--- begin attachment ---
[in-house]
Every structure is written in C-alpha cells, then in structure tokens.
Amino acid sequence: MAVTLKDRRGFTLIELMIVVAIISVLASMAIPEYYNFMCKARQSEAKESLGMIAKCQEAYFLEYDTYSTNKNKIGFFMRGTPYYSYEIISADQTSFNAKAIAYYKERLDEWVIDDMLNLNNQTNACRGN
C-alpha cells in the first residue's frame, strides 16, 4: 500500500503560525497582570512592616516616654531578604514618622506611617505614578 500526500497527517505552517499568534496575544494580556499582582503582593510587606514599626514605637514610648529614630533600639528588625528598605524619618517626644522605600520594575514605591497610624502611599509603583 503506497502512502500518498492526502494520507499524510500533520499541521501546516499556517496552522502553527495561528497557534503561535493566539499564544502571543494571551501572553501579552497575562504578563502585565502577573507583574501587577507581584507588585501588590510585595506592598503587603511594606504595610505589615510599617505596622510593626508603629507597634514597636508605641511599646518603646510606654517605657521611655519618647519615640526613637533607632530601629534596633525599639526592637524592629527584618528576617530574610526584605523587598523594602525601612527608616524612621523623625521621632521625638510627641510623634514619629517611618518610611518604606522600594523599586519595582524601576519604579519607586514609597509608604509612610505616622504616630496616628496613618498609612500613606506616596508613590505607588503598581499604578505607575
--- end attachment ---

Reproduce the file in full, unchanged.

[in-house]
Every structure is written in C-alpha cells, then in structure tokens.
Amino acid sequence: MAVTLKDRRGFTLIELMIVVAIISVLASMAIPEYYNFMCKARQSEAKESLGMIAKCQEAYFLEYDTYSTNKNKIGFFMRGTPYYSYEIISADQTSFNAKAIAYYKERLDEWVIDDMLNLNNQTNACRGN
C-alpha cells in the first residue's frame, strides 16, 4: 500500500503560525497582570512592616516616654531578604514618622506611617505614578 500526500497527517505552517499568534496575544494580556499582582503582593510587606514599626514605637514610648529614630533600639528588625528598605524619618517626644522605600520594575514605591497610624502611599509603583 503506497502512502500518498492526502494520507499524510500533520499541521501546516499556517496552522502553527495561528497557534503561535493566539499564544502571543494571551501572553501579552497575562504578563502585565502577573507583574501587577507581584507588585501588590510585595506592598503587603511594606504595610505589615510599617505596622510593626508603629507597634514597636508605641511599646518603646510606654517605657521611655519618647519615640526613637533607632530601629534596633525599639526592637524592629527584618528576617530574610526584605523587598523594602525601612527608616524612621523623625521621632521625638510627641510623634514619629517611618518610611518604606522600594523599586519595582524601576519604579519607586514609597509608604509612610505616622504616630496616628496613618498609612500613606506616596508613590505607588503598581499604578505607575